The individual relays may be directly stacked whereby, however, the respective magnetic axes of juxtaposed relays should extend transversely to each other. In lieu thereof or additionally, one may interpose non-magnetic shieldings or just spacers to increase the air gap between the different relays.
While the specification concludes with claims particularly pointing out and distinctly claiming the subject matter which is regarded as the invention, it is believed that the invention, the objects and features of the invention and further objects, features and advantages thereof will be better understood from the following description taken in connection with the accompanying drawings in which:
FIG. 1 is an isometric view, partially cut open of a socket frame for four relays and constructed in accordance with the preferred embodiment of the present invention;
FIG. 2 is a similar type view of a socket frame for two relays still in accordance with the preferred embodiment;
FIG. 3 is an isometric view of a compound or multi-section socket; and
FIG. 4 is a top elevation of a socket frame with lengthwise partitioning.
Proceeding now to the detailed description of the drawings, each of the figures includes two or more relays 1, each of which having an upper yoke 2 and a lower yoke 3. These yokes are of flat, quadrilateral construction with a central quadrilateral opening. This opening is occupied by the relay coil 4 as well as the core(not shown). The yokes are constructed to have four, flat, similarly wide legs. Each relay thus has overall configuration of a flat parallelepiped with 90° angles between the different, nonparallel sides; i.e. they are flat prisms with rectangular sides. Conceivably, but not necessarily, the top and bottom of each flat relay is of square-shaped configuration.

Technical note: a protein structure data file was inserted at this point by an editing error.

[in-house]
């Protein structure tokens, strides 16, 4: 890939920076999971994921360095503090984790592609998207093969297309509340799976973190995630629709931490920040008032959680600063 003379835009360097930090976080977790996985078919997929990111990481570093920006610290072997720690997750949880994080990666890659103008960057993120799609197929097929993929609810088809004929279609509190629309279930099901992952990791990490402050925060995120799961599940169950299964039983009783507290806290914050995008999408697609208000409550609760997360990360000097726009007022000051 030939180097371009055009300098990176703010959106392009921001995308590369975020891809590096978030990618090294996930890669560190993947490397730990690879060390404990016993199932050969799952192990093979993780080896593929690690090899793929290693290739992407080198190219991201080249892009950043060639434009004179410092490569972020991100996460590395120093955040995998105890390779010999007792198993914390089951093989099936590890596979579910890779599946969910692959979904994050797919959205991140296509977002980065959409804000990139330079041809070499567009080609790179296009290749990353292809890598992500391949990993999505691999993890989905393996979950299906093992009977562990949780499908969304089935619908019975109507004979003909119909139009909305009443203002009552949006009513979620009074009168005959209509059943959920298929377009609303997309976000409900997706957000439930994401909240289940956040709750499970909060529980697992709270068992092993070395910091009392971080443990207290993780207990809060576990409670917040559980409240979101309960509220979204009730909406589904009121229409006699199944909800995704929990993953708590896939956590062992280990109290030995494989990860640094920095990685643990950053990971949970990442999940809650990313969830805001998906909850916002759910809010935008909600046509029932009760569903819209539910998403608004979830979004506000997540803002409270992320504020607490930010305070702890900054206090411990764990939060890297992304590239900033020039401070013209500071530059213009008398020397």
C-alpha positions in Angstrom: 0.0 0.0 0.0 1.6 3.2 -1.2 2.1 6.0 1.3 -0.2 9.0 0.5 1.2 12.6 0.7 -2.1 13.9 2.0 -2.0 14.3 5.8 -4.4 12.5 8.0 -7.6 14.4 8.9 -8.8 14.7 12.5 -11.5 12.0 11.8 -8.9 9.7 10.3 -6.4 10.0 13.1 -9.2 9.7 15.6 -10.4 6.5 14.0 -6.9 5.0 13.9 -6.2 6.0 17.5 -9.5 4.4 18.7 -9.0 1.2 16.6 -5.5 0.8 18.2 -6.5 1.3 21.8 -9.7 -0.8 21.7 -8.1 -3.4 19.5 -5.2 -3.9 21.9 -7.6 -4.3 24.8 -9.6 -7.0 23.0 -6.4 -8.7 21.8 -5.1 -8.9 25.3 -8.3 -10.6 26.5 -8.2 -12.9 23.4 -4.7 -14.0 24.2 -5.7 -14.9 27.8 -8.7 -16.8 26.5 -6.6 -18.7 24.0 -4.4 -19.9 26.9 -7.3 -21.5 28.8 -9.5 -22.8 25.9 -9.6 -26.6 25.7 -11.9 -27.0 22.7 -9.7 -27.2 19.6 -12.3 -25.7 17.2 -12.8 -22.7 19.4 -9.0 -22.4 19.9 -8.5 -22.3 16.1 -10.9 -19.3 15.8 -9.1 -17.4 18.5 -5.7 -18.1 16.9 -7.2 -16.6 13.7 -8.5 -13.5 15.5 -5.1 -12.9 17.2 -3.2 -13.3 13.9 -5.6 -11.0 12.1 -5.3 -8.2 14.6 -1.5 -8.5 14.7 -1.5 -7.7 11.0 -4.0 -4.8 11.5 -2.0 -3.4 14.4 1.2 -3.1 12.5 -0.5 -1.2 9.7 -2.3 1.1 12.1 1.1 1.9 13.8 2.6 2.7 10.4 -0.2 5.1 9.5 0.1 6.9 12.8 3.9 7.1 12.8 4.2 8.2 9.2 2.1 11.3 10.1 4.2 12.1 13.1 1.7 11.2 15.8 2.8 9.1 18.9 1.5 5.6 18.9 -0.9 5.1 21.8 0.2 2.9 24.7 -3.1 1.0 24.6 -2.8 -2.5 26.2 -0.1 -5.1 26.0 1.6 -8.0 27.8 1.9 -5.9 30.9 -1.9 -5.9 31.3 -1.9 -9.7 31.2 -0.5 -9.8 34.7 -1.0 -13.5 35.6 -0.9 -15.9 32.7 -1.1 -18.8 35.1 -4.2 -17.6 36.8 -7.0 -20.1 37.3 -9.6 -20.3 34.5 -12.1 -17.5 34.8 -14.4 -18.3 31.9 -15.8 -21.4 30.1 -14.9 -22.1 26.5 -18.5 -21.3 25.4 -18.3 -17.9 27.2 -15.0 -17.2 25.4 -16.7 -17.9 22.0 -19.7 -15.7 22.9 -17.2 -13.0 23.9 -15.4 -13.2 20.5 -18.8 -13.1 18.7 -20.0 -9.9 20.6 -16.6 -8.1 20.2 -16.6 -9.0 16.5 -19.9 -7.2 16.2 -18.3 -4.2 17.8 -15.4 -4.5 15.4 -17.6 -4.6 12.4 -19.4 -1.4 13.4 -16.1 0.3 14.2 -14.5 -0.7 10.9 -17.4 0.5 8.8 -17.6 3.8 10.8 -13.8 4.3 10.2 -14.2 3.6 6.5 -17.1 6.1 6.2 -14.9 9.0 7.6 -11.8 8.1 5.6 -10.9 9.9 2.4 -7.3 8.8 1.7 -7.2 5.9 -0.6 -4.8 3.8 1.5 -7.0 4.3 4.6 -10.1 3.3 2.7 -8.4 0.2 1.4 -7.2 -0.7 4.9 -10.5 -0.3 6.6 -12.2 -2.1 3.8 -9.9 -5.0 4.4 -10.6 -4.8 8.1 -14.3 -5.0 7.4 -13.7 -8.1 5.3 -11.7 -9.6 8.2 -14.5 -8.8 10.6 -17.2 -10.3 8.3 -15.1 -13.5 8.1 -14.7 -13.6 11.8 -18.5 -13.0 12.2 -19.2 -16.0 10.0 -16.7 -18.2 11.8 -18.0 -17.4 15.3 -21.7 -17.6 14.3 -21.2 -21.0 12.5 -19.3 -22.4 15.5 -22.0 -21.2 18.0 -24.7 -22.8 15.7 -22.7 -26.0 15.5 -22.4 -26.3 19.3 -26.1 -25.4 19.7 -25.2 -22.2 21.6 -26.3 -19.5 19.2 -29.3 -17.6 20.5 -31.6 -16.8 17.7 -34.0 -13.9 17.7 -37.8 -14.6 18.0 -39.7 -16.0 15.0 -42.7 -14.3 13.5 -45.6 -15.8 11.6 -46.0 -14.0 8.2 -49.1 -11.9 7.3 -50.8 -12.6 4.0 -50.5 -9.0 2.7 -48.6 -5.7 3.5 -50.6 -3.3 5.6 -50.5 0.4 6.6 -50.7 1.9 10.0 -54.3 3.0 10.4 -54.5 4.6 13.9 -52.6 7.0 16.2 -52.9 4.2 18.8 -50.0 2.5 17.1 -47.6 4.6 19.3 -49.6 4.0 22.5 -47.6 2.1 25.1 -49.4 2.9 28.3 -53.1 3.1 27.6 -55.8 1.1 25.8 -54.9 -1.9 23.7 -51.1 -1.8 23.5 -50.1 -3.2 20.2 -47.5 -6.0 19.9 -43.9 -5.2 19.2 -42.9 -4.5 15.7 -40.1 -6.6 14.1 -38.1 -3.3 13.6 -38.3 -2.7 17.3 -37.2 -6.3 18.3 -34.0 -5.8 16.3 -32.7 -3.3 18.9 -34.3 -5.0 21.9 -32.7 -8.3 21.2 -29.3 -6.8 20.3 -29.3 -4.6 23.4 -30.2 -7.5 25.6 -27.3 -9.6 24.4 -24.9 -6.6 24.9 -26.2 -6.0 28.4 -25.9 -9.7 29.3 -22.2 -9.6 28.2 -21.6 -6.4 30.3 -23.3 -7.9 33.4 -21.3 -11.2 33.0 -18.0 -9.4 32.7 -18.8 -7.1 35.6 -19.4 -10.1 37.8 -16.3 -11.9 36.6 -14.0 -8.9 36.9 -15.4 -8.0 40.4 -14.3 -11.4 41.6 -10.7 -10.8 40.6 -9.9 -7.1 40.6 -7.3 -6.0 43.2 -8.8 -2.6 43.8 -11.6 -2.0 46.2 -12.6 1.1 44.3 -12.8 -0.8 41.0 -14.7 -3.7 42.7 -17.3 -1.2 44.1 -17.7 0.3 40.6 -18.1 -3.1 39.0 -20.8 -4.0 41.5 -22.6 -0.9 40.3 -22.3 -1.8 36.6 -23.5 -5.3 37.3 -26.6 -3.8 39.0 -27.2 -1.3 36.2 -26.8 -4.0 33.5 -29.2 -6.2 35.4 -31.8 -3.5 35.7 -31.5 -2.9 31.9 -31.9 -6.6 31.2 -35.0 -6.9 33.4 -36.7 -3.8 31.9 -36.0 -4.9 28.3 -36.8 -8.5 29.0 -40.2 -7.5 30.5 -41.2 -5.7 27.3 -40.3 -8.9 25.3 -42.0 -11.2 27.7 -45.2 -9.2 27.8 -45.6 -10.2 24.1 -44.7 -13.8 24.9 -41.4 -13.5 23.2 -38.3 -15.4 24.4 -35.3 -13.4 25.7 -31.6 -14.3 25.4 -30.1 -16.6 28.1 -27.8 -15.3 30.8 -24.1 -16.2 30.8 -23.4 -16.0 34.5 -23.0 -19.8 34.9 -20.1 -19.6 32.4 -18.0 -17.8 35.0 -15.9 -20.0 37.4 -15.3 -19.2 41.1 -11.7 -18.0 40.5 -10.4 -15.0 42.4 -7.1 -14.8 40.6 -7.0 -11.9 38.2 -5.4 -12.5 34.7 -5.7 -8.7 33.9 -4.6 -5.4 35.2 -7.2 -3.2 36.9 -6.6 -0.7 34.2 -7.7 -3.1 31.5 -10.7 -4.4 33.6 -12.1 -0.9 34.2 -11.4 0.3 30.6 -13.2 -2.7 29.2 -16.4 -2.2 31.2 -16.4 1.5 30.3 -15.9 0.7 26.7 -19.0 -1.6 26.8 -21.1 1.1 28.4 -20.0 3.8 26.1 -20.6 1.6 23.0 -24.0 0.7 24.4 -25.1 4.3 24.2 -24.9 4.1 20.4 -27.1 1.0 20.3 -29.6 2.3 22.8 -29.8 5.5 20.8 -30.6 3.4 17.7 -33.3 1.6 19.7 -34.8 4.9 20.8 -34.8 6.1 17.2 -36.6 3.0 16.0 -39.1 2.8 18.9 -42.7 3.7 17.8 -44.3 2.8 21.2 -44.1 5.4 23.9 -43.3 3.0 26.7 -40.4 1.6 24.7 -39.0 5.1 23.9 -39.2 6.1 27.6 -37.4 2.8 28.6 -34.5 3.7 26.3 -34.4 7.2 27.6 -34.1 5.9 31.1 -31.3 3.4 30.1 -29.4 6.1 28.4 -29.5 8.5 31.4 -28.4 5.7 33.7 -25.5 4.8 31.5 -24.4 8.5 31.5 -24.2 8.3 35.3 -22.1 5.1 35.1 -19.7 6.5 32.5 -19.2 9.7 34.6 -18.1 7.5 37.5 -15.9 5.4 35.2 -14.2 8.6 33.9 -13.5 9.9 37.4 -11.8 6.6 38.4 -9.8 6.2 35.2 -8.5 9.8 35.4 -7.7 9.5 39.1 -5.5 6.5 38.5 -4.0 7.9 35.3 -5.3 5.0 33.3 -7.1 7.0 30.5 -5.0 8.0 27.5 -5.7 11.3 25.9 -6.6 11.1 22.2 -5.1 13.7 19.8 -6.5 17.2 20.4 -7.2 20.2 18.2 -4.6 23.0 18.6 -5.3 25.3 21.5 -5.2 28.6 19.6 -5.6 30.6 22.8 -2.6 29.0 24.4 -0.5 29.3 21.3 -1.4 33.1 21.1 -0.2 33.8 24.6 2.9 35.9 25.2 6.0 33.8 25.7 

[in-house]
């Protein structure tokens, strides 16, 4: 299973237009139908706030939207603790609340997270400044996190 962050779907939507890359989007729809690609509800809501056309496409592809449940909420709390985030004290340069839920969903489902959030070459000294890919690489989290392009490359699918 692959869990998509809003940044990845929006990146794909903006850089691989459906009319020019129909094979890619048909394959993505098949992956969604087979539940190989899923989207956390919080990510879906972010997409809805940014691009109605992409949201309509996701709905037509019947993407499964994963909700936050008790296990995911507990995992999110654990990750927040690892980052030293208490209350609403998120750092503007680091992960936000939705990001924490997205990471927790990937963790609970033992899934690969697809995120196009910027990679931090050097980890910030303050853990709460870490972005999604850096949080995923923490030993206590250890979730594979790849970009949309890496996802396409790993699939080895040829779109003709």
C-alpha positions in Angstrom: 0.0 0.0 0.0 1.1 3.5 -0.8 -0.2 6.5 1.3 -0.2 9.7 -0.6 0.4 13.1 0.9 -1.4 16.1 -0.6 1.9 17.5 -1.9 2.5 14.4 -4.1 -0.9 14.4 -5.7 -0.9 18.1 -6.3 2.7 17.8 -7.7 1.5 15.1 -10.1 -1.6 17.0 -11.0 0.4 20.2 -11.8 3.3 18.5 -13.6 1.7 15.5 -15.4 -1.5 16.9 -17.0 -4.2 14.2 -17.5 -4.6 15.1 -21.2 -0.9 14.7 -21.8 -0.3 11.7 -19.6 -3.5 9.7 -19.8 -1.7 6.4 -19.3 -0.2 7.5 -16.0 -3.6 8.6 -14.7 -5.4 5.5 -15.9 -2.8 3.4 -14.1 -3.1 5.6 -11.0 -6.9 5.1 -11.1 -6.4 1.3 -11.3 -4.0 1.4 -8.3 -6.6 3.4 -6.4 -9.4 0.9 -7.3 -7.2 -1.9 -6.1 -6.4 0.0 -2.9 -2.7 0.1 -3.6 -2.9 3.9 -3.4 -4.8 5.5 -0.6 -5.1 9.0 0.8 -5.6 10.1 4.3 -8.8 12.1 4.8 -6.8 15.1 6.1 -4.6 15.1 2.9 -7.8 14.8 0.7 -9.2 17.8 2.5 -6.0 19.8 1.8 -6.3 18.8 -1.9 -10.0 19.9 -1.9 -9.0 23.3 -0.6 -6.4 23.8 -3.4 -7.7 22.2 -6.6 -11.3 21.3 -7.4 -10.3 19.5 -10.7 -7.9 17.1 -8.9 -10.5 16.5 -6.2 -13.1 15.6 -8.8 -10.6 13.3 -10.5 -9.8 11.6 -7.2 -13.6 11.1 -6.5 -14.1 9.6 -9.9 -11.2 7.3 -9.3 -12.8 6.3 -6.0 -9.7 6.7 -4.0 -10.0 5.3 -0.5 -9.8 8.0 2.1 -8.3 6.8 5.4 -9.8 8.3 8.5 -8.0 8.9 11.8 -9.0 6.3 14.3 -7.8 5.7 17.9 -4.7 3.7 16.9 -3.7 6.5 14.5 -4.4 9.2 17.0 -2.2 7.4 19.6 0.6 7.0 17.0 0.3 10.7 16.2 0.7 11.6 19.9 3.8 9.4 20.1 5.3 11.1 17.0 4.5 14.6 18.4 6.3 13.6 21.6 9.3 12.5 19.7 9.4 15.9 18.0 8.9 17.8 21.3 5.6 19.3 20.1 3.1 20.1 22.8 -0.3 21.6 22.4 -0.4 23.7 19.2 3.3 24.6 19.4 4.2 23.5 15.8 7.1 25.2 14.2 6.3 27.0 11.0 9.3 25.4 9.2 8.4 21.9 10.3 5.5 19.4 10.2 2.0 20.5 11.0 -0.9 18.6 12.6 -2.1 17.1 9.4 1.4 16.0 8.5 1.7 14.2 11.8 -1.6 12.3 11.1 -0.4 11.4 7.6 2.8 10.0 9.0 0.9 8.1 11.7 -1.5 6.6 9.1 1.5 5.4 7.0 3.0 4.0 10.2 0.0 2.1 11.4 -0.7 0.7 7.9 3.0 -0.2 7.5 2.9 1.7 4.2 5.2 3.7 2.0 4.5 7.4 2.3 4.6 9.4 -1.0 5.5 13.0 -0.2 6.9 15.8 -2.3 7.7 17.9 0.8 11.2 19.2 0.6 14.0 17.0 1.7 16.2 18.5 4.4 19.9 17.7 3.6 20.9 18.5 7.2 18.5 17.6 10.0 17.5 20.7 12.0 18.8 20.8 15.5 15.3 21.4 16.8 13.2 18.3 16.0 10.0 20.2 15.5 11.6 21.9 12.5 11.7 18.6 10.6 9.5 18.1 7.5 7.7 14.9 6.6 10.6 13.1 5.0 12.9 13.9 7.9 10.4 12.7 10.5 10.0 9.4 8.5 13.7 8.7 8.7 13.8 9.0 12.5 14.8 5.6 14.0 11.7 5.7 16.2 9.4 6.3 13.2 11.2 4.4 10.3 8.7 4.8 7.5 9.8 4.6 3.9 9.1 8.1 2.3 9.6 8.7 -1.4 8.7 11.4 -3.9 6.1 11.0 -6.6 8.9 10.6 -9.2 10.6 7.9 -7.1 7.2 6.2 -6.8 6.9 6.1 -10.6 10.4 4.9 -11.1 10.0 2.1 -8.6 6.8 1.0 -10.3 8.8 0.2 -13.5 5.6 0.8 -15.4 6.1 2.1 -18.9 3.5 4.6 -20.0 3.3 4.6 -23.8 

The yokes 2 and 3 are spaced-apart by spacer constructions, such as 5a made of electrically (and magnetically) insulating material and penetrated by contacts 5. Some of these contacts 5 lead to the relay contacts in the interior of the relay, other contacts lead to the energizing coil 4. For purposes of this invention no specific assignment of function in this regard is necessary as far as construction is concerned.
Turning now to further particulars of the drawings, FIG. 1 shows a tubular socket frame 6 of quadrilateral cross-section (preferably rectangular or even square-shaped) and having elongated extension or height in the direction transverse to any quadrilateral section plane. The socket accommodates a stack of four relays, which are simply placed one on top of the other. The outer contour of the relays matches the inner contour of the tubular socket frame. The relays are stacked so that the magnetic axes, such as A1 and A2 of juxtaposed relays, extend transversely to each other. The interior walls of the socket are provided with narrow, elongated grooves 8 established in four levels, each level being separated by an ungrooved wall portion, such as 8a. Each groove 8 receives a contact spring 7, having one end crimped and inserted into a retaining slot. The major portion of the spring is flexed inwardly (as to socket 6), which is outwardly in relation to the respective groove 8. This outwardly curved portion of a spring makes contact with one of the contacts 5 of an inserted relay. The relationship is quite analogous to the single relay socket and contact making as disclosed in my copending application. The other end of the spring is run through a slit in the socket wall and extends outwardly as a flat contact pin 11. That contact pin may be strengthened by flat soldering vanes.